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Afghanistan

Ghani Orders More Troops To Ghazni

President Ashraf Ghani’s spokesman Haroon Chakhansuri said on Monday that the president held an emergency meeting on Sunday night and was briefed on the Ghazni situation by the provincial governor, military chiefs and the head of the provincial National Directorate of Security and Police.

Chakhansuri said Ghani has ordered more troops to be sent to Ghazni, which is in its fourth day under siege after hundreds of Taliban fighters launched an attack on the city in the early hours of Friday morning.

With cellphone lines mostly down in the city, there has been very little information coming out of Ghazni.

But on Monday reports trickled out of the city indicating that there is still a heavy presence of Taliban in some areas of the city and that clashes are ongoing. 

Hundreds of families have also reportedly fled the city – many to Kabul, which is only about 140km from Ghazni city.

Residents said that government forces have taken back control of the Bala Hisar area in the city and that the “Taliban retreated from Moy-e-Mubarak area.” 

Residents also said that PD5 in the city had fallen to the Taliban and that there is a heavy Taliban presence in Bakawol, Qala-e-Shahada and Naw Abad areas. 

They also confirmed the Taliban had set fire to the IEC’s offices and said a government fuel station in the city was also torched by the insurgents. 

According to them, Afghan National Army Commandos and Special Forces have been placed in Qala-e-Amir Mohammad Khan and Sark-e-Omomi area in the city.

However, there is no official confirmation on these reports but a source said on Monday that 100 army commandos have gone missing in the Ajristan district in the province overnight.

Government officials however repeatedly said on Sunday that no key facilities were under Taliban control in the province.

The US Forces Afghanistan said in a statement on Sunday that “the Afghan National Army strongly and swiftly reinforced Ghazni city after Afghan security thwarted Friday's Taliban attack.  The city was relatively quiet Friday evening and people were observed moving freely on the streets.”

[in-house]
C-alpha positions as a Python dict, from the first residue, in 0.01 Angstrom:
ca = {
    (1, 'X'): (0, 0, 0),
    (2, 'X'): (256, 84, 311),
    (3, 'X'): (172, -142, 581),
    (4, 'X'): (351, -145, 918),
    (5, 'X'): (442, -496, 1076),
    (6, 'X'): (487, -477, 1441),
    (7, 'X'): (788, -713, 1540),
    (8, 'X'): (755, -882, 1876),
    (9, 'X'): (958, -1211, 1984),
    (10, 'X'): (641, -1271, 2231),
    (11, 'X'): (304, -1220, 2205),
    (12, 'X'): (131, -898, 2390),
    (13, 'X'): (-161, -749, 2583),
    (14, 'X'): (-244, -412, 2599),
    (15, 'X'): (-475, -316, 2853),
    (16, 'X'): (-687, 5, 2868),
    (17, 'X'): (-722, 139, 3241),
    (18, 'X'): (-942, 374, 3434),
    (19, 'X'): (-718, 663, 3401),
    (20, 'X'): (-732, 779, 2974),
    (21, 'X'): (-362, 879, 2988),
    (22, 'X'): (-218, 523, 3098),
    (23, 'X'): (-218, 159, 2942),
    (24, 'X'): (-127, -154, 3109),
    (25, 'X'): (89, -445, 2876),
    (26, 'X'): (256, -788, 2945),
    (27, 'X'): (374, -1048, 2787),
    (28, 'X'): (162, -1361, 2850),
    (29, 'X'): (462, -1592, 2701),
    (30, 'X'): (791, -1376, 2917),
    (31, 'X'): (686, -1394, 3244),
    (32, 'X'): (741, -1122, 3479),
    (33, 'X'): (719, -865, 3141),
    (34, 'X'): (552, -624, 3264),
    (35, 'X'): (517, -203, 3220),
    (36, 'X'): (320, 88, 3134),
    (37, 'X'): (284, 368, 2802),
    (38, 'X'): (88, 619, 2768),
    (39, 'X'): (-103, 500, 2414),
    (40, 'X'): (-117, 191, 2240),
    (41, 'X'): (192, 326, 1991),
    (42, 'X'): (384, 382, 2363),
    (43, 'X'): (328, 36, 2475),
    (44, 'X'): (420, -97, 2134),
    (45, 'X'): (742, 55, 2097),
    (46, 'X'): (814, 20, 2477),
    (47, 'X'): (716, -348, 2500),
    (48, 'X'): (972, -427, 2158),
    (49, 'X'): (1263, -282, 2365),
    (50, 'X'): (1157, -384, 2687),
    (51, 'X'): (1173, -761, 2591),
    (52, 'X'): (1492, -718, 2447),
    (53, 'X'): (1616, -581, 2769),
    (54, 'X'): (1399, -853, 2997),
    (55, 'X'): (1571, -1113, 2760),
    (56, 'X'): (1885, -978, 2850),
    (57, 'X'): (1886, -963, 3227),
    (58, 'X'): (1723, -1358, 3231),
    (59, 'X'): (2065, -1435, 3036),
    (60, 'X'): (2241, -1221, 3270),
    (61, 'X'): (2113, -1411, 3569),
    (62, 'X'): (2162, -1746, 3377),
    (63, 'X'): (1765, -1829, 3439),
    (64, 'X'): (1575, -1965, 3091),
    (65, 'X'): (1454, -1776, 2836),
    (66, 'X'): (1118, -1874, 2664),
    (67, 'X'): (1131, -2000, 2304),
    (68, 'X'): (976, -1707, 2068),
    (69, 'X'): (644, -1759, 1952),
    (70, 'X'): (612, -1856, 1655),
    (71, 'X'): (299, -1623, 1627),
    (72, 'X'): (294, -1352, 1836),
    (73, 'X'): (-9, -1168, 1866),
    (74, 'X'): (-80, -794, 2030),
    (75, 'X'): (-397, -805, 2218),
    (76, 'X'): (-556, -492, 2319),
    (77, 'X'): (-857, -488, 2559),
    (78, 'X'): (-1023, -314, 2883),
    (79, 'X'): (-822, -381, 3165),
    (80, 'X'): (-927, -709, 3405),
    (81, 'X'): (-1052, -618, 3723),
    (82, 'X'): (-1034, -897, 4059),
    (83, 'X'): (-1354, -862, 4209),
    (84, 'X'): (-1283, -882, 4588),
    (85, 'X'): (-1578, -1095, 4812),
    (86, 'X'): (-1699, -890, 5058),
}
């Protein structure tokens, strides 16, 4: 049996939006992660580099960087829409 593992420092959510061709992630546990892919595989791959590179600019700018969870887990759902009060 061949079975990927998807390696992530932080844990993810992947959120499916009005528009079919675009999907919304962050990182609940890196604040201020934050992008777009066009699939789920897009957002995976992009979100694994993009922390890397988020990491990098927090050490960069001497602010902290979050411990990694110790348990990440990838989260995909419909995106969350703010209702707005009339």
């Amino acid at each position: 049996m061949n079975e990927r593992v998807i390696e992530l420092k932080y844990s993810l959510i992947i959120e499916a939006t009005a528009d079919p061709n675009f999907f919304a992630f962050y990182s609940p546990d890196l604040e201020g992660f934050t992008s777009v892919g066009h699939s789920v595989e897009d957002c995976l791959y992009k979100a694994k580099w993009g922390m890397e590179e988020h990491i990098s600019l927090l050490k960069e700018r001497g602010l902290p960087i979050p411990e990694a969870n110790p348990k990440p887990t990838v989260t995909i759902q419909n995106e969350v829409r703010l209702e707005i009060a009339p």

“Clearing operations are ongoing and sporadic clashes are occurring.  What we are seeing as the clearing operations continue is the Taliban attempting to harass Afghan forces and using civilians, who they show little regards toward, as cover,” the statement said.

“In addition to the initial strike, close-air support and B-1 show of presence on Friday, US forces conducted five strikes yesterday (Saturday) and 10 thus far today (Sunday).  The Afghan National Defense and Security Forces continue to hold their ground and maintain control of all government centers,” it said.

“Tactically, operationally and strategically, the Taliban achieved nothing with this failed attack except another eye-catching, but inconsequential headline.  The fact remains that the Taliban are unable to seize terrain and unable to match the Afghan security forces or our enablement, retreating once directly and decisively engaged,” read the statement.

But on Sunday evening a convoy of military vehicles heading for Ghazni city came under attack in Sayad Abad district in Maidan Wardak.

The convoy was from Paktia province and had traveled through Logar province into Wardak when the incident happened.

The ambush happened about 80km from Ghazni city.

Paktia borders Ghazni but the direct route has been under Taliban control recently, said a source adding that the convoy was forced to take a long route – through Logar and Wardak provinces – in order to get to Ghazni.

The main highway through Ghazni, the Kabul-Kandahar highway – has also been closed to traffic by the Taliban for days – which has affected hundreds of motorists.  

The Afghan National Army’s 203 Corps spokesman Maj. Mohammad Farooq also said: "The city is under the complete control of Afghan security forces. Afghan National Army reinforcements have made their way to Ghazni city to help the Afghan National Police search and clear the city of insurgents that may still be hiding in the city."

The Provincial Police Chief Farid Ahmad Mashal did tell TOLOnews on Sunday that foreign fighters, including Pakistanis and Chechens, are involved in the battle for Ghazni.

But he said clearance operations are underway and house-to-house searches are being conducted.

Taliban stormed Ghazni City – 148 kilometers southwest of Kabul – at around 1am Kabul time on Friday.

Insecurity recently increased dramatically in Ghazni province, which led to the Independent Election Commission delaying parliamentary elections in the province.

Afghanistan

Ghani Orders More Troops To Ghazni